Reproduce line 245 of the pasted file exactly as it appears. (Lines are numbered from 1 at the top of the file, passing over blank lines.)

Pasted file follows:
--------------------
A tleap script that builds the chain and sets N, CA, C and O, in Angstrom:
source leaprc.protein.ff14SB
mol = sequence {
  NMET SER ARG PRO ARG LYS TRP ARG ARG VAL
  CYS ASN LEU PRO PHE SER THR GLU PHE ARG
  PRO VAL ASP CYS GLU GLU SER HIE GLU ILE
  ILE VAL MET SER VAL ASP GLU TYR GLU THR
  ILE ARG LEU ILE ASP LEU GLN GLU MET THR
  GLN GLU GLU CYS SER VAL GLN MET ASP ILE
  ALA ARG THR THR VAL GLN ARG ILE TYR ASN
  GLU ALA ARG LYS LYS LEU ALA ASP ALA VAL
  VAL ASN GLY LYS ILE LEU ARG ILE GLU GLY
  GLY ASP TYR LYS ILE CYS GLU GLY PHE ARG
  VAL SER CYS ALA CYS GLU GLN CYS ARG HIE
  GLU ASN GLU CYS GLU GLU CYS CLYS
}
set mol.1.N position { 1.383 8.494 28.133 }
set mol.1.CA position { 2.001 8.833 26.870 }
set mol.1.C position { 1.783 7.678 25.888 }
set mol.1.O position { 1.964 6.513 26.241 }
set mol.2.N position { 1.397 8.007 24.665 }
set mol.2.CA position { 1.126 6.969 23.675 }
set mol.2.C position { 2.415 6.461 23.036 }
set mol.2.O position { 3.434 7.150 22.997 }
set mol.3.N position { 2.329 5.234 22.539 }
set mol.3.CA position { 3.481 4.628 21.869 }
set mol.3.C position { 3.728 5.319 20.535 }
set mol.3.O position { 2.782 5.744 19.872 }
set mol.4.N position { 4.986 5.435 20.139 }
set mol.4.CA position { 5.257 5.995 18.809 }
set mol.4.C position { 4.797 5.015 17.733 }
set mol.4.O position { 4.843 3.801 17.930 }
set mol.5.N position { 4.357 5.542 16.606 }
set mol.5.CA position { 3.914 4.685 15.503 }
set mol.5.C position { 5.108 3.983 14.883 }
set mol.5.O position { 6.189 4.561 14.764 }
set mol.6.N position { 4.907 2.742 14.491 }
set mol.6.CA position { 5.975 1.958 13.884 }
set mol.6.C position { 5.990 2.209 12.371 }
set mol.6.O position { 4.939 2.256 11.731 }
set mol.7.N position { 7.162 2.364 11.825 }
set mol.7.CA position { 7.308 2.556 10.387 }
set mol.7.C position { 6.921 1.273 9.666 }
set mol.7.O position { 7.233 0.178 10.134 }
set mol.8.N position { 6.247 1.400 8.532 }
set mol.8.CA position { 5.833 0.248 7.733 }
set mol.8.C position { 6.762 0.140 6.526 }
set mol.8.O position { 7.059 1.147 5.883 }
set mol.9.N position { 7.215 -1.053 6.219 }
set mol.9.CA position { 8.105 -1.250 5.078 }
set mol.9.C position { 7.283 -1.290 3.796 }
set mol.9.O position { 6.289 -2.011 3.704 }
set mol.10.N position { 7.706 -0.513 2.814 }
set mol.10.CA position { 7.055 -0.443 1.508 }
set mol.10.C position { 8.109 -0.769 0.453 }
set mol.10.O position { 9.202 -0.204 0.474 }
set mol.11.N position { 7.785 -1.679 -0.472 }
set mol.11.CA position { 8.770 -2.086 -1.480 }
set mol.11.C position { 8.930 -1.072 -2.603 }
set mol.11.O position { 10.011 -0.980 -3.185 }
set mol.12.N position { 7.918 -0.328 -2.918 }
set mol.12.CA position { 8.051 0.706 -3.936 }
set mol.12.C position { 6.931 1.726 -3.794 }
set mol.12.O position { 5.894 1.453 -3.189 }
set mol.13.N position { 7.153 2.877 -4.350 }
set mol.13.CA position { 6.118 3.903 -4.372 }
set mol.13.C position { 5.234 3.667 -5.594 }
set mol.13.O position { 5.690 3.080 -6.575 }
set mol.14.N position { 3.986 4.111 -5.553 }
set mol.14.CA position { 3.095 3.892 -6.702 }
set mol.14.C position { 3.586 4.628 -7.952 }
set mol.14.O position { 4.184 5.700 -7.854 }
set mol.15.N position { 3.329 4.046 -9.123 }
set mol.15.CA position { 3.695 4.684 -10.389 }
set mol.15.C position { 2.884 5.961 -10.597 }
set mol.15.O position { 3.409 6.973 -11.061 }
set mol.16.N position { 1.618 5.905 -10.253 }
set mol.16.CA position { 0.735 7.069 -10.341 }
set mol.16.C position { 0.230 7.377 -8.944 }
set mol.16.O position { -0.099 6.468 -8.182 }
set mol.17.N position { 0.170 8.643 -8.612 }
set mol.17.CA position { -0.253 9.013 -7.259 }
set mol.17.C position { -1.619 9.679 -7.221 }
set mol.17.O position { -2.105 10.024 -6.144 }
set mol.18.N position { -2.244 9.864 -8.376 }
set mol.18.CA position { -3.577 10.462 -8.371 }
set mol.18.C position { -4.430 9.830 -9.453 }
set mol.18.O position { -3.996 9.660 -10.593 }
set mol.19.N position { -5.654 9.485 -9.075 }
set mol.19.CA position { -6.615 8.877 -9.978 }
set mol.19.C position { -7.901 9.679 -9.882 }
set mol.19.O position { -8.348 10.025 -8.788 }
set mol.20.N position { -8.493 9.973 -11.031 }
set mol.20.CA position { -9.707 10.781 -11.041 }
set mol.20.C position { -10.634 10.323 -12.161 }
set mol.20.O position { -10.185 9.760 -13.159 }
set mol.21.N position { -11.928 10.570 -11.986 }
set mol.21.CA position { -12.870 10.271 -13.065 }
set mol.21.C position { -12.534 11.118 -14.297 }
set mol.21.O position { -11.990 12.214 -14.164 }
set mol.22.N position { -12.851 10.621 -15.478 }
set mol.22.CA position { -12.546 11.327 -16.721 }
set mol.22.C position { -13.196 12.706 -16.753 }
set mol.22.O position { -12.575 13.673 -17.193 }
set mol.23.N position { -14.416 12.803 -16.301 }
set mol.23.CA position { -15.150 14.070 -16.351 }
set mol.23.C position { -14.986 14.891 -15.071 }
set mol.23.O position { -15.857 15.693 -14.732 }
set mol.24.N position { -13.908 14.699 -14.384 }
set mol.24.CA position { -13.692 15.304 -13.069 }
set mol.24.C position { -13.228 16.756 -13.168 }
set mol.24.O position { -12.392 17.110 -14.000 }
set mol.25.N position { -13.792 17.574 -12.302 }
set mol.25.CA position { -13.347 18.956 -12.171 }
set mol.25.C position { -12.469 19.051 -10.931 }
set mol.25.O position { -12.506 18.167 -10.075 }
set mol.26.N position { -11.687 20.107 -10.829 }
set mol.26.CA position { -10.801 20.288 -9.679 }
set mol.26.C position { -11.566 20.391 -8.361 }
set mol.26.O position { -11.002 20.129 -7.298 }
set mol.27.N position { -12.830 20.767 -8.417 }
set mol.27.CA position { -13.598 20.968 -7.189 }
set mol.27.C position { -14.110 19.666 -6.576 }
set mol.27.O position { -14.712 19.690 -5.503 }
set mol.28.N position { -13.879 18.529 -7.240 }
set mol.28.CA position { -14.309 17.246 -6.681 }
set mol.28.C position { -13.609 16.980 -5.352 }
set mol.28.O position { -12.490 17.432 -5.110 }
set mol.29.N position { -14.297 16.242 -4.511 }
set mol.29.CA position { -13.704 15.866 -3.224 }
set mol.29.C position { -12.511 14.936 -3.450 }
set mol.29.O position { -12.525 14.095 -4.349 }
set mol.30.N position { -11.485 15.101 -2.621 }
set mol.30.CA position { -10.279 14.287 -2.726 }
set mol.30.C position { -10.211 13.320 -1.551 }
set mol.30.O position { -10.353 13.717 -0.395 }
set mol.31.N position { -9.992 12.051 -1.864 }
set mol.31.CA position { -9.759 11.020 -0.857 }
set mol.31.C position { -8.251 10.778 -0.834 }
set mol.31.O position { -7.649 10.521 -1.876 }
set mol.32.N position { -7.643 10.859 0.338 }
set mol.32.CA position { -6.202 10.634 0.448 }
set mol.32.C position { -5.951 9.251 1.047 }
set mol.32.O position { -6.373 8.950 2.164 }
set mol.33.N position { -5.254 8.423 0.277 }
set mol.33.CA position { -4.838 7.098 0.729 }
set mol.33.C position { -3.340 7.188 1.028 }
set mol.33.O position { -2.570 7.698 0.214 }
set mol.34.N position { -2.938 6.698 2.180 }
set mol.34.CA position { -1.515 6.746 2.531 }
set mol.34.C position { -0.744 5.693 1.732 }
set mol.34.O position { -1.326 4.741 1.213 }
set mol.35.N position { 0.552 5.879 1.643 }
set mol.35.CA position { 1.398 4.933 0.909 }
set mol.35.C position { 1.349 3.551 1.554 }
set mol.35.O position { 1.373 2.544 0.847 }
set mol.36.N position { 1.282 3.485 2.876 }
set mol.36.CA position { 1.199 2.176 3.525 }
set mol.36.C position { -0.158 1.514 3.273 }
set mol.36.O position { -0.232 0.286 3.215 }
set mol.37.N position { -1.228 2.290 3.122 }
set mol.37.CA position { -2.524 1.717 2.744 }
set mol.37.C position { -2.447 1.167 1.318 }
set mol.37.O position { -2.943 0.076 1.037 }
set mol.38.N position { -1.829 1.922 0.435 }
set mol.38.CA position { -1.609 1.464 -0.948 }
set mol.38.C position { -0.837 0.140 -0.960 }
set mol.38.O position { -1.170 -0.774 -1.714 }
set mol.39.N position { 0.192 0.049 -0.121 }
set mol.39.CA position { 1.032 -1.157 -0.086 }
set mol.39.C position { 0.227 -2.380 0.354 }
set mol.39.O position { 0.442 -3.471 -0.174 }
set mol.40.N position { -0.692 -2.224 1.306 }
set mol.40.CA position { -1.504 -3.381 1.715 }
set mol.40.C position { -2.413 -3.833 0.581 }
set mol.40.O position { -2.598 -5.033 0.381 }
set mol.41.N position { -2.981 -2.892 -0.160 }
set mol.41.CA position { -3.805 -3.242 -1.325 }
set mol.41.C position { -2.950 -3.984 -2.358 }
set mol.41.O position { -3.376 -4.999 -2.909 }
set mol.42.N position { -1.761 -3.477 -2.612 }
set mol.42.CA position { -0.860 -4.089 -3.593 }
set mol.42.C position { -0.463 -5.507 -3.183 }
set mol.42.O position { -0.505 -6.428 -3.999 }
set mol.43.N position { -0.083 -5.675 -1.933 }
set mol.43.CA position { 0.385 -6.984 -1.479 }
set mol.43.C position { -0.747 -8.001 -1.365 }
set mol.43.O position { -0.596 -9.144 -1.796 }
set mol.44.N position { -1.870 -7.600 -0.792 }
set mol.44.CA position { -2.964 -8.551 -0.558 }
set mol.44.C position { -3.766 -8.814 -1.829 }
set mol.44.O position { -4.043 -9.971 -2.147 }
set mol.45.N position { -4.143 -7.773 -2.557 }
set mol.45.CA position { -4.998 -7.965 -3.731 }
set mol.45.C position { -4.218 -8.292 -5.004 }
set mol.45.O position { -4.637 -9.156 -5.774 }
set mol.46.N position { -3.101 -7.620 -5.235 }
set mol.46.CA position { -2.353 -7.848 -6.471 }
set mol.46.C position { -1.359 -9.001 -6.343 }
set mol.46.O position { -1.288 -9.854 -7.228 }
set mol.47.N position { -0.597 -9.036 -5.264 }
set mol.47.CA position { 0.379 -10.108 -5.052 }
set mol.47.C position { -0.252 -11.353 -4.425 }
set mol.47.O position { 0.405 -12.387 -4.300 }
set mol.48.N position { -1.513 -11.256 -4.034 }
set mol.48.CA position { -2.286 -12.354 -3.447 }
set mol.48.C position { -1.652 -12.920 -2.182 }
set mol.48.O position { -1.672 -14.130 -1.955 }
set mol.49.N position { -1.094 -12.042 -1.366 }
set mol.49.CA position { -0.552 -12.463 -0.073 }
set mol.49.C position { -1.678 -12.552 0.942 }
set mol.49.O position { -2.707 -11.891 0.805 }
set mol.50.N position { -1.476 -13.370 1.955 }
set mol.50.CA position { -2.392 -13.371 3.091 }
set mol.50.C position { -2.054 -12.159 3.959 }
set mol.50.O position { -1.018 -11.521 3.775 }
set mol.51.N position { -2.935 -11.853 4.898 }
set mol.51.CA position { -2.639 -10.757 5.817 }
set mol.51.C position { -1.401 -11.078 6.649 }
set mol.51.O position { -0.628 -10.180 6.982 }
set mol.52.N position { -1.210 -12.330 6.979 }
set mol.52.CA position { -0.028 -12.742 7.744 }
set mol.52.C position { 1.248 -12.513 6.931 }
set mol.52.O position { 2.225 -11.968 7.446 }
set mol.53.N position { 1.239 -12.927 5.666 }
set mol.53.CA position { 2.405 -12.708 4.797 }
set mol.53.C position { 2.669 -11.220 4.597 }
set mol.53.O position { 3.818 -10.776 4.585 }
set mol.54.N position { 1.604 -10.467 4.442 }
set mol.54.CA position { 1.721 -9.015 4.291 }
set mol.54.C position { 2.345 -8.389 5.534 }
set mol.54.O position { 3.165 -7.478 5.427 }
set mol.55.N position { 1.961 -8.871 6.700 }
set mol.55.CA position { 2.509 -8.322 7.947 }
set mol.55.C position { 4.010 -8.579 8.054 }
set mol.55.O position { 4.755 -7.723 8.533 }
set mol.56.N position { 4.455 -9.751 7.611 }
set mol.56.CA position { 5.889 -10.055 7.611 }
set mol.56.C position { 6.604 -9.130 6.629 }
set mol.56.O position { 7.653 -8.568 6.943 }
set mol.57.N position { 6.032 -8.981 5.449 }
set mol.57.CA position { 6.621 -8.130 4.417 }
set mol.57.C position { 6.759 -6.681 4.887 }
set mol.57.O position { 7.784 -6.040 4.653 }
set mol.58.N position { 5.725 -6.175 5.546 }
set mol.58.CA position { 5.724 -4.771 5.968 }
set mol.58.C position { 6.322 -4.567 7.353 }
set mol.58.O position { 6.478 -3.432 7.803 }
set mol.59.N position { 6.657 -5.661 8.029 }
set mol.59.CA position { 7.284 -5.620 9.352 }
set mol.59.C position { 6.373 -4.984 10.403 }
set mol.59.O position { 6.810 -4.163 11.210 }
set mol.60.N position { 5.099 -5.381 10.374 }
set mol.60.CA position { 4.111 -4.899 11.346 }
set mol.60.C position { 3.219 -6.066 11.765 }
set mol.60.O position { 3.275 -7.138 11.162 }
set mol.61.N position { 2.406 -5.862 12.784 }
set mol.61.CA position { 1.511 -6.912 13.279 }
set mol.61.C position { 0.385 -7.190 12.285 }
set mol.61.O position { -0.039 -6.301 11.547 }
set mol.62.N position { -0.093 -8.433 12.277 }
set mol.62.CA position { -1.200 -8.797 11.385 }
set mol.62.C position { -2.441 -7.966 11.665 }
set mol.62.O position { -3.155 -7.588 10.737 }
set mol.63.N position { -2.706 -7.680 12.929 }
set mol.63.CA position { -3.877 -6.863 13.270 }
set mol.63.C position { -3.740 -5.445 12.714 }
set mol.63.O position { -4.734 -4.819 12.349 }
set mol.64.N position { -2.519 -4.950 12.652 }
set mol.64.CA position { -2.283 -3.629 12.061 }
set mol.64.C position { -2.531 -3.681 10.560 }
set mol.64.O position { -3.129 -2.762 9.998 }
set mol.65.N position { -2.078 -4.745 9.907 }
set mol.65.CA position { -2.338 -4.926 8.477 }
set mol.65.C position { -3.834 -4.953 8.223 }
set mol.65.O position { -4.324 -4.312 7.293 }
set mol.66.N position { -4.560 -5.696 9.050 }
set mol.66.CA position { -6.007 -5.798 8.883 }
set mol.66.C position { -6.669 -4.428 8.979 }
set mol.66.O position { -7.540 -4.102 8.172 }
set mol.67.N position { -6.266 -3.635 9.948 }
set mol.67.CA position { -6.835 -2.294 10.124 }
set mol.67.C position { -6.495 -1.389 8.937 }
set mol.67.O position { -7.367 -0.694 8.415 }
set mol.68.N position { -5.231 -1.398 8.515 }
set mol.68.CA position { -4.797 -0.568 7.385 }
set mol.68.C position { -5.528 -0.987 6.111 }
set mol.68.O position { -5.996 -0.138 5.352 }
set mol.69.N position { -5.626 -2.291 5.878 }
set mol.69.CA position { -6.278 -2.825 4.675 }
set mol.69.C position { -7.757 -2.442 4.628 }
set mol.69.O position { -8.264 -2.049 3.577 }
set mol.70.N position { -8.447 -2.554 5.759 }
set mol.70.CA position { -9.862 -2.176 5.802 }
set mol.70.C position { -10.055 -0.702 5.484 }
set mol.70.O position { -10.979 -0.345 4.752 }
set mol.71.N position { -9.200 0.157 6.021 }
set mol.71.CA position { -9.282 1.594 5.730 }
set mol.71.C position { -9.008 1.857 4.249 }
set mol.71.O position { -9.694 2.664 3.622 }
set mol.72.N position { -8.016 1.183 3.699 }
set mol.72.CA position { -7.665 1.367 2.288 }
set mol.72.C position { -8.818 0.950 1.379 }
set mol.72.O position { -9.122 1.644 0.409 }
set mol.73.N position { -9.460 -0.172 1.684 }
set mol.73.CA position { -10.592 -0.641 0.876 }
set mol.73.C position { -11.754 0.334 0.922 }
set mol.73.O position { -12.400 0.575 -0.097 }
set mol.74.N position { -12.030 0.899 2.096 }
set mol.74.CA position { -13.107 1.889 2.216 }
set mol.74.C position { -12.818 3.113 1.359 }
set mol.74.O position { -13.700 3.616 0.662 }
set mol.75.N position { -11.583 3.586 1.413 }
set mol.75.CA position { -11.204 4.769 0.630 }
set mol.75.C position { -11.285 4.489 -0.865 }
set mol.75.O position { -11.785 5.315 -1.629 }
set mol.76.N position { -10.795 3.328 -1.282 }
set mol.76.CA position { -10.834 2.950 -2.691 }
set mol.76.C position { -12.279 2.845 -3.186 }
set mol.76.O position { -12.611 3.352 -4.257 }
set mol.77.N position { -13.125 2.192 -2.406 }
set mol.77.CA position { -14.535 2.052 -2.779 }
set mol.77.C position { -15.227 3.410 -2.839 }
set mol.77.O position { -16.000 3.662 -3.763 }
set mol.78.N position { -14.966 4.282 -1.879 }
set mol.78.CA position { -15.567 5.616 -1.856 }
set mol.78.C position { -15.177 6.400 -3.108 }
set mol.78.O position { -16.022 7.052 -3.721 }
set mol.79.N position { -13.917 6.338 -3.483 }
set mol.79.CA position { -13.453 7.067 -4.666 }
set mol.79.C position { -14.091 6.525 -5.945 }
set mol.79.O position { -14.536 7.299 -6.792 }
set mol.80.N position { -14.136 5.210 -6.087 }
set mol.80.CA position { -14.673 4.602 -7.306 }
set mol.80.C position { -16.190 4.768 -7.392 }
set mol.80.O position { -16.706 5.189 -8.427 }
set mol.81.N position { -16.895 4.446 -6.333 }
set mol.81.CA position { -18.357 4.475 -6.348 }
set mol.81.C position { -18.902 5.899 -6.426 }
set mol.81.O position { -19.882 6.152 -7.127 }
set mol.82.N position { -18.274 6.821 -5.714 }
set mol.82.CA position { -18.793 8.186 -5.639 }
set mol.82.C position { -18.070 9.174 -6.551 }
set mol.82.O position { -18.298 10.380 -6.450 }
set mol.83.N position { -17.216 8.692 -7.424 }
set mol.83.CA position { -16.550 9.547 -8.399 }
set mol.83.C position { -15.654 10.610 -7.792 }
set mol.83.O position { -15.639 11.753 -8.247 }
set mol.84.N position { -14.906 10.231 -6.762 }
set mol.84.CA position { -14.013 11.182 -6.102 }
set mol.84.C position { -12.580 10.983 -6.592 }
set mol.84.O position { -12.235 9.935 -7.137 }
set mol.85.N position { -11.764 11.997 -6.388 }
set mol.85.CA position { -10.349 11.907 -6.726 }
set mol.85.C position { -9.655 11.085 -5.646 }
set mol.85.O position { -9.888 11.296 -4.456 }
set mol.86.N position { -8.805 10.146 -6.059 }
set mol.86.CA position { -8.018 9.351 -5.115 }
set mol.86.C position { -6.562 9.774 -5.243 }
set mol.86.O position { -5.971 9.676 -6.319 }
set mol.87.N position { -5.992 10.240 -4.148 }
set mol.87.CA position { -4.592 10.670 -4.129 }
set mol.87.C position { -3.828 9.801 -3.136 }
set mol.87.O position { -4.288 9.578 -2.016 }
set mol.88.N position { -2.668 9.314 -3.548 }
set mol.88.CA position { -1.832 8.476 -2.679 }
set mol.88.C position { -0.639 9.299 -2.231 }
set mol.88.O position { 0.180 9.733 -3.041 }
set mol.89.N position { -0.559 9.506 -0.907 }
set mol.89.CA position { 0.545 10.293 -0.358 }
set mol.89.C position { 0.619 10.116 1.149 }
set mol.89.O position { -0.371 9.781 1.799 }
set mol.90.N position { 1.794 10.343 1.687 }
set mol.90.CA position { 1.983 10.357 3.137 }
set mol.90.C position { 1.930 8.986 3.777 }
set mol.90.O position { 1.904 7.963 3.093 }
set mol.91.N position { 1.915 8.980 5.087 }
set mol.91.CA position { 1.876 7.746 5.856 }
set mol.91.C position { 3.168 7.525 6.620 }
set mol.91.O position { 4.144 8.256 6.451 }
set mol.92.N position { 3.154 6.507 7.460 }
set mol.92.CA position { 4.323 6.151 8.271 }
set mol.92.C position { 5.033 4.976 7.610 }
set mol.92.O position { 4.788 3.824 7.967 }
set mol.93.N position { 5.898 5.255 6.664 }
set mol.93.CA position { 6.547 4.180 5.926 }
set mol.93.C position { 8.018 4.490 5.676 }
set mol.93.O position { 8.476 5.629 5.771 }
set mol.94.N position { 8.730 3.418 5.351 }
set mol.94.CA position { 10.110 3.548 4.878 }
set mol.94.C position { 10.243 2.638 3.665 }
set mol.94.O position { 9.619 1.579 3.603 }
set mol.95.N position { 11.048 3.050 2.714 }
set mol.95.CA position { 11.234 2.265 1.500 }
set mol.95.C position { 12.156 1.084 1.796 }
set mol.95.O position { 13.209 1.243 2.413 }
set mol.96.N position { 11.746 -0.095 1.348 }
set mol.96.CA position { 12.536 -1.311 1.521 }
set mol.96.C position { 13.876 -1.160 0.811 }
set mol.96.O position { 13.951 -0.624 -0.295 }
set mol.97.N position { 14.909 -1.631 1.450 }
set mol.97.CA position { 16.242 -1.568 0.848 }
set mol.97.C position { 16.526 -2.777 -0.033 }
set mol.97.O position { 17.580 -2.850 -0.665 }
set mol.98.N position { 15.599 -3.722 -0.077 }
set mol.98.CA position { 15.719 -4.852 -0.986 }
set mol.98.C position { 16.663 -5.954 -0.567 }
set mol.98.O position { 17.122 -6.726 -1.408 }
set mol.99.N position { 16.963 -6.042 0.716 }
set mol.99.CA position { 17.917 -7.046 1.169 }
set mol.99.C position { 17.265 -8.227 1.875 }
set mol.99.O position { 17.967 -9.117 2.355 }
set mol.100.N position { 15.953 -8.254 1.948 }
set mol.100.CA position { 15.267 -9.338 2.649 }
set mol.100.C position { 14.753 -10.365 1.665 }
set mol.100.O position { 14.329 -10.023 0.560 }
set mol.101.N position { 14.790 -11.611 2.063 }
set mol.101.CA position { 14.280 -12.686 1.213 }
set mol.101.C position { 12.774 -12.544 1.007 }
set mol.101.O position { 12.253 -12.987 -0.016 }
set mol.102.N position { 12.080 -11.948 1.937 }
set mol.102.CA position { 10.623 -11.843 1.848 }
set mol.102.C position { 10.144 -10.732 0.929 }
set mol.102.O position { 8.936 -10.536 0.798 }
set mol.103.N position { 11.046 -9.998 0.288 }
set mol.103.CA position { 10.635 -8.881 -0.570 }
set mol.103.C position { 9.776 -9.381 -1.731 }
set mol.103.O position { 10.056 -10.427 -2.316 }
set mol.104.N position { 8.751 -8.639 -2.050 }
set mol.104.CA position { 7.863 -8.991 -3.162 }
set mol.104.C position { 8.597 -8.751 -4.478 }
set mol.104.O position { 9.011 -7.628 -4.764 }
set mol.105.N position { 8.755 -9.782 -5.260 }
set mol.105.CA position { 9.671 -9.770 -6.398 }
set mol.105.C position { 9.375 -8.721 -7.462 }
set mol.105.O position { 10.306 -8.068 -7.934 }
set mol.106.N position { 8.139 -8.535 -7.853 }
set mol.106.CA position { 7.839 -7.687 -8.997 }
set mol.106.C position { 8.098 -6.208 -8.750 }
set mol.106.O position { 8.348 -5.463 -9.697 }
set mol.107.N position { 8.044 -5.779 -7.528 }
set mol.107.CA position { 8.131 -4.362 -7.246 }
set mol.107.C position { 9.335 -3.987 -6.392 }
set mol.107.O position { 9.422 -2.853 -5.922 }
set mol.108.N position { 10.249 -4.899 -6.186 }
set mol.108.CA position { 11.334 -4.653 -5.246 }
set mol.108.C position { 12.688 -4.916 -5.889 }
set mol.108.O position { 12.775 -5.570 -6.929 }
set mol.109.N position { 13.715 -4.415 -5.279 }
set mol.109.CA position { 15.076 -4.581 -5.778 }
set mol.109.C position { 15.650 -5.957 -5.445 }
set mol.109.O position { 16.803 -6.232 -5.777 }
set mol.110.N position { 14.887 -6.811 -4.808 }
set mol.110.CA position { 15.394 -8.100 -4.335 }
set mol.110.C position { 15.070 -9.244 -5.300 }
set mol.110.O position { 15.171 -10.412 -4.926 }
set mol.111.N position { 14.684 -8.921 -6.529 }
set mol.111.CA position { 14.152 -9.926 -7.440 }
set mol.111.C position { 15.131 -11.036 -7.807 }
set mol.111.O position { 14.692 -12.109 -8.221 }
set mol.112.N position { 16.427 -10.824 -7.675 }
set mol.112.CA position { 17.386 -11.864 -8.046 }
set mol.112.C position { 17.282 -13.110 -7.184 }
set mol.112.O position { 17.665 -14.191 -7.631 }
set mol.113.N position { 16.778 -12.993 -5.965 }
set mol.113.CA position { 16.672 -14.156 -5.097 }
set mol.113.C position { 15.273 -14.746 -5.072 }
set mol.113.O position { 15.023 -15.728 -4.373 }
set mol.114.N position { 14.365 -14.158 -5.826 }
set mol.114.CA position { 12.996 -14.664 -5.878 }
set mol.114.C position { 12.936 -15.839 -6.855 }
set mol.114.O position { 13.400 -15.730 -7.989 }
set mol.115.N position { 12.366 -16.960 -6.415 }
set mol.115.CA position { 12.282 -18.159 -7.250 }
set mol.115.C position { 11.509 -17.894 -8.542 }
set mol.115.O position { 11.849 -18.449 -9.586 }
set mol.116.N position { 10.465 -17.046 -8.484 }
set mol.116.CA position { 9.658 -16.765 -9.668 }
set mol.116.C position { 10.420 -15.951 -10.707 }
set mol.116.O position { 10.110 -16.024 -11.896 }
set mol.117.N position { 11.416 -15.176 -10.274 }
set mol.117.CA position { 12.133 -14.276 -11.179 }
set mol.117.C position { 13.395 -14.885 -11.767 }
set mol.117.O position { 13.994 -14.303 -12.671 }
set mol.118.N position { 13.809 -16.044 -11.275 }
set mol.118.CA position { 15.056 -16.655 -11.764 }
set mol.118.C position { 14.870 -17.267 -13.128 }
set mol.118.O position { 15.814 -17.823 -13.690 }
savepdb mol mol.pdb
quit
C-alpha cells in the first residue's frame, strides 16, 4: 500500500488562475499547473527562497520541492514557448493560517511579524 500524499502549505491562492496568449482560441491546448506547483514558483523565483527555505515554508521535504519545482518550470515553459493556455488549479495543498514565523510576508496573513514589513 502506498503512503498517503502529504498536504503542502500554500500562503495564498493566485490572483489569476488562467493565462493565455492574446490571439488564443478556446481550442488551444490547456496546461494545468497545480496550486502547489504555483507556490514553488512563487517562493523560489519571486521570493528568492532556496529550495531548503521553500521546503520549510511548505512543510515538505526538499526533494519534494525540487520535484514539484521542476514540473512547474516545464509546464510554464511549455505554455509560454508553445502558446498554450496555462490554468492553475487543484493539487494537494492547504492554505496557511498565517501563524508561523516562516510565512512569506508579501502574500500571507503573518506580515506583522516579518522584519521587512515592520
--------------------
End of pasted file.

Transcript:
set mol.58.N position { 5.725 -6.175 5.546 }